The Duke of Edinburgh was known for many things, from his philanthropy to his dedication to environmentalism. But one thing the late Prince Philip was not quite as well known for was his sense of style.
In the wake of the Duke’s death on Friday 9 April, Britain has entered into a state of mourning, and many are choosing to take the time to reflect on some of Prince’s greatest sartorial achievements, of which, believe us, there are many.
Whether it was a loose-fitting linen shirt for a polo match in Richmond or a tartan kilt suitable for a gala dinner, the Duke of Edinburgh always managed to look the part wherever he went. And he did so with panache, the kind that takes a full understanding of the complexities of fashion and its ever-changing trend cycle.
He was known for favouring fine tailoring, with his suits mostly made for him by Savile Row tailor John N Kent.
His skills, however, were not simply the way in which he dressed, but with the way each of his outfits were carefully considered so as to maintain a sense of style authority without taking attention away from the Queen.
Here are some of Prince Philip’s best looks throughout his lifetime.
Nothing says summer dressing quite like a checked collared shirt and loose-fitting linen trousers, does it?
Prince Philip offered us all a masterclass in seasonal dressing while umpiring a polo match at Ham Common in Richmond in the 1960s.
Not only was his ensemble the ultimate summer look, he topped it off with some round tortoiseshell shades, which wouldn’t look amiss at any BBQ today.
That, paired with the glass of cold beer in his hand, completes the look.
This might be one of the Duke’s best looks of all time. He attended a western-themed hoedown held in honour of the Queen at Rideau Hall in Ontario in October 1951 in an ensemble that could not have been more appropriate for the occasion.
Then then-30-year-old Prince donned a pair of loose-fitting denim jeans with a studded belt, a checked collared shirt, and, crucially, a neckerchief.
This is one of the many occasions on which Prince Philip chose to wear a classic kilt.
The occasion was a family photoshoot at the royal household of Balmoral in Scotland.
Again, never one to miss an opportunity to dress to a theme, Prince Philip donned a green and red tartan kilt with a tweed blazer and a V-neck jumper. His knee-high green socks really complete the look, though.
It’s rare to see a member of the royal family driving a carriage, but it was one of Prince Philip’s favourite pastimes. Here in 1975, that’s exactly what he did. And he sure did dress for the task.
Wearing a brimmed top hat with a single-breasted suit and tie, the Duke completed his dapper look with a pair of white gloves.
No one does countryside style better than a member of the royal family. Here, in this family shot, Prince Philip almost outshines everyone in his classic barber jacket, tweed trousers combination.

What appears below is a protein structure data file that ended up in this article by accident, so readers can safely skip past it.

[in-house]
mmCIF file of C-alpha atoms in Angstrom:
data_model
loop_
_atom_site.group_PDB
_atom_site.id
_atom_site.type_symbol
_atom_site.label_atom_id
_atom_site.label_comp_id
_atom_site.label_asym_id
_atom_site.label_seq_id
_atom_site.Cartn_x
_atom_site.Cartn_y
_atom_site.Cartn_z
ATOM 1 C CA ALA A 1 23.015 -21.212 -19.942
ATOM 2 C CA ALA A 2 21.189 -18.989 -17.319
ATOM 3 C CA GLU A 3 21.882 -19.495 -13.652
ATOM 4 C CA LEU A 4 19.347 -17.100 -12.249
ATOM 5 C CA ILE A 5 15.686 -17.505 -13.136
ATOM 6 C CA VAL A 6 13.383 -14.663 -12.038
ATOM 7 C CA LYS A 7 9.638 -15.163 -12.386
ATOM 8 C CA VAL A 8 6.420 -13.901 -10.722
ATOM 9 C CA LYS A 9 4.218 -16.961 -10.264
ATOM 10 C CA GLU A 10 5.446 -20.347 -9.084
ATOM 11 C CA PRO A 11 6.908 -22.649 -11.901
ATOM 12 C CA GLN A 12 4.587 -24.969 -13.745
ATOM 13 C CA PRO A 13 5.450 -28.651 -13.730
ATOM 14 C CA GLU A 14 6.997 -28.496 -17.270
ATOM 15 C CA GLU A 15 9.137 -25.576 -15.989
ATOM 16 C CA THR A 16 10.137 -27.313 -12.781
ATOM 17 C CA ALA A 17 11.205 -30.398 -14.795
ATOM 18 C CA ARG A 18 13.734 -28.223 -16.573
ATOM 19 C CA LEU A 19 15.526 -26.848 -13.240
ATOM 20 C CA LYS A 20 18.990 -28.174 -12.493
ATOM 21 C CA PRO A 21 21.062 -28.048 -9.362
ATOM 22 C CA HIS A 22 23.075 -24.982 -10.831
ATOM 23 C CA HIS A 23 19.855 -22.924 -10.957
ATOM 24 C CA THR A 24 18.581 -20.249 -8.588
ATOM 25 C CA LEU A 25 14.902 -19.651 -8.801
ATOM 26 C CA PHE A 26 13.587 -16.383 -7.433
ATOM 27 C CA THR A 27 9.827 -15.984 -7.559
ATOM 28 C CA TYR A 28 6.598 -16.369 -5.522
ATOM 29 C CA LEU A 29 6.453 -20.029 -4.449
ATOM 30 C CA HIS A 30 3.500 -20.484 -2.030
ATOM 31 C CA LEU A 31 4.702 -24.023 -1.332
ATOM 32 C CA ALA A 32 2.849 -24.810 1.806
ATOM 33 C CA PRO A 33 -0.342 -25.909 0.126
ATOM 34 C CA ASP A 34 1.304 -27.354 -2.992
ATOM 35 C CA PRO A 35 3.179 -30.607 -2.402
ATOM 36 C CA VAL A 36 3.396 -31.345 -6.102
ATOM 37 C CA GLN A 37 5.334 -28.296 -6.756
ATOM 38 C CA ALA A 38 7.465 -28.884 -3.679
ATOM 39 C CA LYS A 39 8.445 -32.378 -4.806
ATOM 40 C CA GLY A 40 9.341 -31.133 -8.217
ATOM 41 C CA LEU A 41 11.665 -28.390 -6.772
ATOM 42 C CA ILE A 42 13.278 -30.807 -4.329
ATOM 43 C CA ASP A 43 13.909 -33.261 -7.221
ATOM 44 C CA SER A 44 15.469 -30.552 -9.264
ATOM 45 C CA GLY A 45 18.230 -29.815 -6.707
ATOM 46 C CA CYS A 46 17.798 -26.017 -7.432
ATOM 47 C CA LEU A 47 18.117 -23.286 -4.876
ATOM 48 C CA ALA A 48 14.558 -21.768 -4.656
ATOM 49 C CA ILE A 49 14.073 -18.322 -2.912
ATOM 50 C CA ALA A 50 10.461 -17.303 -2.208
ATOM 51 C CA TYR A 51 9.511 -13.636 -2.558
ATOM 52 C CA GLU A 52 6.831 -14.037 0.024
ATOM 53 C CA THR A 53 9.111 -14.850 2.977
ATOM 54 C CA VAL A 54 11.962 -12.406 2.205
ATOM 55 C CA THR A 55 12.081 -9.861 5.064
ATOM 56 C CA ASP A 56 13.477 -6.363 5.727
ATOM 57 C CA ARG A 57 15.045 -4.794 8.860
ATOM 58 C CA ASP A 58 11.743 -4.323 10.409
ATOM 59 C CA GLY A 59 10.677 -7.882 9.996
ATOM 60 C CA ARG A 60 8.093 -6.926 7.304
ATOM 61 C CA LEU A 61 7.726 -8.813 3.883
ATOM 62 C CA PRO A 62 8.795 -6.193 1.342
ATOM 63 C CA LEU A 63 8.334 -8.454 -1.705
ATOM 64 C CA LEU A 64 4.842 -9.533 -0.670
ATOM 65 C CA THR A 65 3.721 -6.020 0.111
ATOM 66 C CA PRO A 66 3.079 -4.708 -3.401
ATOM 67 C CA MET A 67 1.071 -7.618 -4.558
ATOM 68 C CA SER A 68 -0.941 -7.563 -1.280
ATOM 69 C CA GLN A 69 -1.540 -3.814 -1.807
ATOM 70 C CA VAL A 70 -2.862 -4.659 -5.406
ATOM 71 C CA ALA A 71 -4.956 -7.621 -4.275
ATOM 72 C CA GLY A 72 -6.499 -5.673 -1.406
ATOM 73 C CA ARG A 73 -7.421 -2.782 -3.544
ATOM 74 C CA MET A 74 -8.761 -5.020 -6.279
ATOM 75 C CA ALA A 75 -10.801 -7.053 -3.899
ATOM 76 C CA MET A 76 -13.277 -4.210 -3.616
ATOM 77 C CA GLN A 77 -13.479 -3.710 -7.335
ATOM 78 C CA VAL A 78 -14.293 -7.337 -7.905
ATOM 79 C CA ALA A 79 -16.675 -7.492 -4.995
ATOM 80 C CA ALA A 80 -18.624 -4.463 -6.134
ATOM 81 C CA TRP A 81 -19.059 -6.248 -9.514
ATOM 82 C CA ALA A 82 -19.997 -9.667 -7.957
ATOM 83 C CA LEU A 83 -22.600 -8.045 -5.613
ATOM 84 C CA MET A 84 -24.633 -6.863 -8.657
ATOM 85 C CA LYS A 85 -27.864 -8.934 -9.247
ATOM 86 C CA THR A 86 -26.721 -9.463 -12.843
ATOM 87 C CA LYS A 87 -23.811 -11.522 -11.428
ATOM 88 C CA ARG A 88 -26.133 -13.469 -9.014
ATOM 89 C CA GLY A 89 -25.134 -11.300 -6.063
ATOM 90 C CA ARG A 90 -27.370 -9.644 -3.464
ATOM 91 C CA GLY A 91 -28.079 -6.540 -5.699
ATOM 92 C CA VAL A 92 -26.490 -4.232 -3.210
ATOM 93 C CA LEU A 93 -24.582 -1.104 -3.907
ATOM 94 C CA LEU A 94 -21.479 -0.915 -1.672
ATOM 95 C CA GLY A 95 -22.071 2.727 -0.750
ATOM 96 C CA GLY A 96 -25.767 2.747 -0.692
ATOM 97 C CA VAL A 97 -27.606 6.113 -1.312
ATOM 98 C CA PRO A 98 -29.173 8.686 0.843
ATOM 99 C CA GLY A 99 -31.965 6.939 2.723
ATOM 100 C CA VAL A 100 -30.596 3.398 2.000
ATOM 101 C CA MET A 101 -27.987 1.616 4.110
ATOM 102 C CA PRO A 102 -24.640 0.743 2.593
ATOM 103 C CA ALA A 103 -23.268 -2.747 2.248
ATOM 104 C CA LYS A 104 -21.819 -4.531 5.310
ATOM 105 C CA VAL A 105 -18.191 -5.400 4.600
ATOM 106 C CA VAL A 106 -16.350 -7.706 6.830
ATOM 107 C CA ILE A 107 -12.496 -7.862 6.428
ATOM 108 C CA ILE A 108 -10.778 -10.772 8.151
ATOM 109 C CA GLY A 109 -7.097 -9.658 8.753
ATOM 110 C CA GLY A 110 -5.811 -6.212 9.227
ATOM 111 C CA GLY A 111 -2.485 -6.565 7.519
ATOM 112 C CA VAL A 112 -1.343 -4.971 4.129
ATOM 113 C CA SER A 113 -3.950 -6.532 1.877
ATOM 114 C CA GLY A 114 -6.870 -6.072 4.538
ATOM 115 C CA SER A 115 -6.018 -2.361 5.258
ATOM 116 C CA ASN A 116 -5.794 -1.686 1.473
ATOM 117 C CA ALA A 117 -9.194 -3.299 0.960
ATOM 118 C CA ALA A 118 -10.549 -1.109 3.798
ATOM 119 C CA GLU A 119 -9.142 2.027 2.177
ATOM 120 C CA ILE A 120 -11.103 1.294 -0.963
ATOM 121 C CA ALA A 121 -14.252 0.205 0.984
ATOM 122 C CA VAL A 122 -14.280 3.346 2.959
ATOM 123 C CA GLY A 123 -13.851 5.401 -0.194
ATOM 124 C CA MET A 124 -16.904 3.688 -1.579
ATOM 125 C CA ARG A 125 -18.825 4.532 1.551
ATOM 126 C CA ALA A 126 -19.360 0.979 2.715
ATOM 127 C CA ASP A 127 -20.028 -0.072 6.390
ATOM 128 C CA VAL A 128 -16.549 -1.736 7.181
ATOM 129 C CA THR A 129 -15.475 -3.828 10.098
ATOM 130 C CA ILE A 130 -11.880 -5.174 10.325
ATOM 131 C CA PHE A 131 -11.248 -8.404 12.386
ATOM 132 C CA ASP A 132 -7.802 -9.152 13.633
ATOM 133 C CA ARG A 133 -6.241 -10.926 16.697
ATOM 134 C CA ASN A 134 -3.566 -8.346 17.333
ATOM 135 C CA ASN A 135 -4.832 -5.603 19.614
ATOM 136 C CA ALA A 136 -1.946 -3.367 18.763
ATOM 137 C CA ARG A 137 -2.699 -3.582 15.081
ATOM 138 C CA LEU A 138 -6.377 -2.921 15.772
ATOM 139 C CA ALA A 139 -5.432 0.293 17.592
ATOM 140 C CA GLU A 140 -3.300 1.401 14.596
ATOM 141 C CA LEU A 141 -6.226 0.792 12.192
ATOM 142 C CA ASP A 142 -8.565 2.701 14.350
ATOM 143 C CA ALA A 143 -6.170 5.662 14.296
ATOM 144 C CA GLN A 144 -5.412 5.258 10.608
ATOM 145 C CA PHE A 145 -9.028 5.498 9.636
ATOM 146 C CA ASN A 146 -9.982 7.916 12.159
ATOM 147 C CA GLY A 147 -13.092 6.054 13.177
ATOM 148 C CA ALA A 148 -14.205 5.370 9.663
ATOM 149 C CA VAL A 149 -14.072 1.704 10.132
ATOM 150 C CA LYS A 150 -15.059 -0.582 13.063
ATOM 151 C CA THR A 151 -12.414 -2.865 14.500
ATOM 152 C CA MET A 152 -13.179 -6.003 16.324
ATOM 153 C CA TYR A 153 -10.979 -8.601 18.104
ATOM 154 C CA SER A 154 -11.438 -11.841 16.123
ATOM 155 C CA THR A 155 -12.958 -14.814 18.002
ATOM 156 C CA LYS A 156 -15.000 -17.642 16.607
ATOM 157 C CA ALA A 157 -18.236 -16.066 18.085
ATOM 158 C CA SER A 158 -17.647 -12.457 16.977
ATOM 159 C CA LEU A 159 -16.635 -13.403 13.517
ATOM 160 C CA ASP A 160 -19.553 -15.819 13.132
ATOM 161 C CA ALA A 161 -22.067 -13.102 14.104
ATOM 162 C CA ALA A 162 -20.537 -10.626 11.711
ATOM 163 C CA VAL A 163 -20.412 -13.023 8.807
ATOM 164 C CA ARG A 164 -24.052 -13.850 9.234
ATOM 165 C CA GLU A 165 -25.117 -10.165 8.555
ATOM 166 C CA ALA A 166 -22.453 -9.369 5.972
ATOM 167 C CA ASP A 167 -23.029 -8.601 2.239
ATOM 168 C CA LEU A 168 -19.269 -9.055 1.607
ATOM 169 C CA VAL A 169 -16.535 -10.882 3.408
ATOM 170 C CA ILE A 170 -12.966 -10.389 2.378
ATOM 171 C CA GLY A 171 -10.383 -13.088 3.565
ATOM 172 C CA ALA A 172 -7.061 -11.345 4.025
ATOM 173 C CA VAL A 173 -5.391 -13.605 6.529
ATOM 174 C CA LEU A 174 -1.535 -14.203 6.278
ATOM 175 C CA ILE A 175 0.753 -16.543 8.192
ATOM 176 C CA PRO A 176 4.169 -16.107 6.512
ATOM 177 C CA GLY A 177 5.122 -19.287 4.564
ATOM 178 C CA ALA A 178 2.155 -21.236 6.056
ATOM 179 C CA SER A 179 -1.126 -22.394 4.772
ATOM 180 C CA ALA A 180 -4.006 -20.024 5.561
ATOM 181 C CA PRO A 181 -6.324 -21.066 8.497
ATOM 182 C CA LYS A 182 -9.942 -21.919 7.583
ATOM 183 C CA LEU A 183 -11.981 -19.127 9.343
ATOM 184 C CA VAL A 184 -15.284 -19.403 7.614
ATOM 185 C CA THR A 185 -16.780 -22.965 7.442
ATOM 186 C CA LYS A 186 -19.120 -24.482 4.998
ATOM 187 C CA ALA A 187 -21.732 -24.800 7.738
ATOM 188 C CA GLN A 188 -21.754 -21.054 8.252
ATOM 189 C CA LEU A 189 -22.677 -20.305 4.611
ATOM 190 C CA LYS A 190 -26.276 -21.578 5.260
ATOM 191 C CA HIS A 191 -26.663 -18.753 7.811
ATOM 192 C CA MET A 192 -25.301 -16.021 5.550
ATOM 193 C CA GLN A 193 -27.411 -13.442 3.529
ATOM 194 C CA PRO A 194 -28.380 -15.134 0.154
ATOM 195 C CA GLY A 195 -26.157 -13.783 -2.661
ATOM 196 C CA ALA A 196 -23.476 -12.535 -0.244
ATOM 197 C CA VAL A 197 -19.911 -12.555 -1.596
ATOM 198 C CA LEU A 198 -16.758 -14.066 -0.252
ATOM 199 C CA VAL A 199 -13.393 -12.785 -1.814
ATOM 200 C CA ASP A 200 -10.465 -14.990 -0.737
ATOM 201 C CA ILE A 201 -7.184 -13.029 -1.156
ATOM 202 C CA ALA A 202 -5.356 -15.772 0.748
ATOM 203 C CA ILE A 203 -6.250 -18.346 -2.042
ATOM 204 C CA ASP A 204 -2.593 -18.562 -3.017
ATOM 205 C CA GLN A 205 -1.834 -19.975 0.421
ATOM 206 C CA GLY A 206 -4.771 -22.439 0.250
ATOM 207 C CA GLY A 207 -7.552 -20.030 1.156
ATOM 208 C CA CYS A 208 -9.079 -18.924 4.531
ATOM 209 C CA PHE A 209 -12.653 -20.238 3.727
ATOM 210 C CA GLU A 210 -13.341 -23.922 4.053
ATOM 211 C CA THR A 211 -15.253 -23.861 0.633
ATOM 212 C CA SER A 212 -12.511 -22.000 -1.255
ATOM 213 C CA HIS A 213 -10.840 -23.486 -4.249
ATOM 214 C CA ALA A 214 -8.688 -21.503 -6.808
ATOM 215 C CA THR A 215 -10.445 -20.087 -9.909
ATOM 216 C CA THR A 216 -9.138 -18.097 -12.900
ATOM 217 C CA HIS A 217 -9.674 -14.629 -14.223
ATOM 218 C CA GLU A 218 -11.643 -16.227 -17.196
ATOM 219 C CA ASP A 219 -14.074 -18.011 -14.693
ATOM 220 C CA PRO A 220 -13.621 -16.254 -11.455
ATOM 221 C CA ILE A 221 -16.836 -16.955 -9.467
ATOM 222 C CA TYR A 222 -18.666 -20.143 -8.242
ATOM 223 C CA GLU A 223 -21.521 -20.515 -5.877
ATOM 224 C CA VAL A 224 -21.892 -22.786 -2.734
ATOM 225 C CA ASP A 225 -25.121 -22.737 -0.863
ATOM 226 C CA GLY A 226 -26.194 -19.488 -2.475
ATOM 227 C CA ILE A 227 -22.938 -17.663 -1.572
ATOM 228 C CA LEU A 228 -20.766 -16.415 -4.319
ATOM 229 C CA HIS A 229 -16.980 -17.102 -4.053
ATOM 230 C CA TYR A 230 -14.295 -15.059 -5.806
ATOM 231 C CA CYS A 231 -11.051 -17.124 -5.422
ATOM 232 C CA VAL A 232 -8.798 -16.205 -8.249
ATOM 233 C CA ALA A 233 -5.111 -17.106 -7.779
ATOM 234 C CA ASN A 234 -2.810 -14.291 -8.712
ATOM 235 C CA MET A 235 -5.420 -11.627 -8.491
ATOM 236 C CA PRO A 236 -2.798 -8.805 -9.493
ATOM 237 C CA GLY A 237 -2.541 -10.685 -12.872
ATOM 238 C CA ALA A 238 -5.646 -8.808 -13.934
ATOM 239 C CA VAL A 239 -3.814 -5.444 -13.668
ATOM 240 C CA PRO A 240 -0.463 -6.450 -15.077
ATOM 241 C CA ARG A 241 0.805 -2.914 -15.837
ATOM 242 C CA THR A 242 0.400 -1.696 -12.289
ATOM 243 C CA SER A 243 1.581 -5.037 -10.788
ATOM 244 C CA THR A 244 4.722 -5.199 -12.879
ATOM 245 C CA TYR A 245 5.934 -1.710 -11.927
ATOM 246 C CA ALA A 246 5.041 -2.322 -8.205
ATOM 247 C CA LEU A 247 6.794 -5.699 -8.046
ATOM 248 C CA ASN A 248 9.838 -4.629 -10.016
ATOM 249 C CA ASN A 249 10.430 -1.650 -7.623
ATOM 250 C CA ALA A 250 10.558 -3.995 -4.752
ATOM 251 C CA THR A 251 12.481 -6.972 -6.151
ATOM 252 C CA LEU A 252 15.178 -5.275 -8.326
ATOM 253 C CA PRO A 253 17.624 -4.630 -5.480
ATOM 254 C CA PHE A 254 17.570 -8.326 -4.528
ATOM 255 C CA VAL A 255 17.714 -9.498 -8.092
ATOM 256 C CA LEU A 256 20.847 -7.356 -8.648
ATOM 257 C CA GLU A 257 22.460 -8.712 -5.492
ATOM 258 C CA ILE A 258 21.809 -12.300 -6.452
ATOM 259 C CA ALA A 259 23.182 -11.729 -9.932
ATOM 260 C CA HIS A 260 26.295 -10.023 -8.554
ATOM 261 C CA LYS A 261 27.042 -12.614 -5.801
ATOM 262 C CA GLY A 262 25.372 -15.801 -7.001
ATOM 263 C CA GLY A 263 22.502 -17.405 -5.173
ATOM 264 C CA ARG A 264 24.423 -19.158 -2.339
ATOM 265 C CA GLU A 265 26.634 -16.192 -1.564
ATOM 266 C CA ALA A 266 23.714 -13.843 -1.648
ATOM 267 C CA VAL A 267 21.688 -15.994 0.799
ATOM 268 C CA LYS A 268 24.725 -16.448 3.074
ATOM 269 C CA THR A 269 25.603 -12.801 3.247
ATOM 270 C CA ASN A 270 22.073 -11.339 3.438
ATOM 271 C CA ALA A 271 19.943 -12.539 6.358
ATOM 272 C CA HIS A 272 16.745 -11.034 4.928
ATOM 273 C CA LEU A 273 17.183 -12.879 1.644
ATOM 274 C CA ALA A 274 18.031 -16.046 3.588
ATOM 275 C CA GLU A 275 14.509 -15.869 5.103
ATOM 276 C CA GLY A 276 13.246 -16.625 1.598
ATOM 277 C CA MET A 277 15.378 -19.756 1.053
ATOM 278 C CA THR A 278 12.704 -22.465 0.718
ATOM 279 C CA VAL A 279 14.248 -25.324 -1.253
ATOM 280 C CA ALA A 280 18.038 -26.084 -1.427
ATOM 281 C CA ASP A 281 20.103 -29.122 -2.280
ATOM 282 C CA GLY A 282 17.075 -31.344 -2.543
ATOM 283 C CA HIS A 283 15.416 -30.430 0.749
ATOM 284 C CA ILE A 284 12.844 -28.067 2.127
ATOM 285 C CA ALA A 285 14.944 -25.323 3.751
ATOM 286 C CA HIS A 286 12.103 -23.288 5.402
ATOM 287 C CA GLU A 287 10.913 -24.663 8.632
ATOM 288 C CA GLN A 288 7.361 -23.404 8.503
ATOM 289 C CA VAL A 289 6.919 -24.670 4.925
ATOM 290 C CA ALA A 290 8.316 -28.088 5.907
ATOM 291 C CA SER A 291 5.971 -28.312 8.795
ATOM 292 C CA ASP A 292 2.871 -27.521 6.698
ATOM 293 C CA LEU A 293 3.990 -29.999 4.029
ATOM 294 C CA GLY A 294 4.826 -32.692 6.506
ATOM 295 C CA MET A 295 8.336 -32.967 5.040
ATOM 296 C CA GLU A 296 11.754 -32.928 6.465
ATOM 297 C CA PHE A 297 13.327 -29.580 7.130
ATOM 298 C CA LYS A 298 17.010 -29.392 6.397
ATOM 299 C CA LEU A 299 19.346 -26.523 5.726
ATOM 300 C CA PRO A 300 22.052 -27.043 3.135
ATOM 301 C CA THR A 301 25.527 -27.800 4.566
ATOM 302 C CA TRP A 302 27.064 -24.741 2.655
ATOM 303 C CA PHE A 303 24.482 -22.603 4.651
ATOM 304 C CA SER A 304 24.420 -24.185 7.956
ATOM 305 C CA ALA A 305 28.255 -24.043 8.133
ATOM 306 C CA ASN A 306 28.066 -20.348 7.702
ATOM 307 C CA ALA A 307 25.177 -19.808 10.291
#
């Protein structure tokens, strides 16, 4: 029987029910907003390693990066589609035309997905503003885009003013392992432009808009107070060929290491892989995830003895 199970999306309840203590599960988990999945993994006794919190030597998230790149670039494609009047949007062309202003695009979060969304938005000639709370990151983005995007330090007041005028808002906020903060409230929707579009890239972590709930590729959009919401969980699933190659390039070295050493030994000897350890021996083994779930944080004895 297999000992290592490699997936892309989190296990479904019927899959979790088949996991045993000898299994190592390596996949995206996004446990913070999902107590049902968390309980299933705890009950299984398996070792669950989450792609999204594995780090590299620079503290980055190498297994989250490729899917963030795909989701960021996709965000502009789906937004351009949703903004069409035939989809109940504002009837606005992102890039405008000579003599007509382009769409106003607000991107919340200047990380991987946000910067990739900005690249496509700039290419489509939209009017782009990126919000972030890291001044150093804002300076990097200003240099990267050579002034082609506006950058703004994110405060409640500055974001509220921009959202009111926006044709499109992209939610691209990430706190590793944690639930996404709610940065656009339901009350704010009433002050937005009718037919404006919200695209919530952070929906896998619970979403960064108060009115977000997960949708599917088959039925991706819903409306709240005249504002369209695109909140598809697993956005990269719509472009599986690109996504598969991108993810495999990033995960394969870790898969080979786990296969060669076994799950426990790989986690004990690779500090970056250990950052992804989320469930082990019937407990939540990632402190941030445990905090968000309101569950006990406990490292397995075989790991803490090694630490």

Of course, the Queen does manage to upstage him a little with her silk headscarf, but here is a moment where the Duke proves how versatile his sense of style really was.
Dressed in his glad rags, few did formalwear better than the Duke of Edinburgh, as he demonstrated at the Royal Scots Greys Regiment at Ford in Midlothian in 1971.
The traditional military uniform comprises a scarlet suit jacket (covered in official medals and badges), a crisp white shirt, and black trousers with a red stripe down the side.
It’s a look worn by the Prince with aplomb here as it always was at other formal events where he donned the ensemble.
Never one to miss a family photo opp, here, the Prince shows how well he wears a double-breasted tailored suit.
Pairing the grey tailoring with a stiff collared white shirt and a black and green striped tie, it’s a simple but effective look. One that perfectly complements the more relaxed sheer dress worn by the then Princess Elizabeth, who would become Queen one year after this photo was taken.
This could almost be a scene out of James Bond. In this shot, Prince Philip is photographed driving a speed boat alongside his eldest child, Prince Charles, in 1955.
Though the outfit might just be a simple dark jumper and collared shirt combination, the Prince’s original flair is still evident by the simple fact that his top button is undone, indicating that this is an outfit suited to a leisurely occasion. And what could be more leisurely than driving a speed boat with your son?
Another leisurely ensemble here, we see the Prince enjoying a tender moment with his wife while posing on the grounds of Balmoral Castle in Scotland.
Wearing a pair of loose-fitting trousers with a collared shirt and a V-neck jumper, the Duke looks happy and relaxed. And his outfit matches his mood.
The Duke’s outerwear was almost always noteworthy, too, with him serving up some big coat energy for this Christmas Day walk with the rest of the royal family in Norfolk in 2017.
The Prince wore an olive green wool coat that grazed his shins over the top of a pair of grey suit trousers.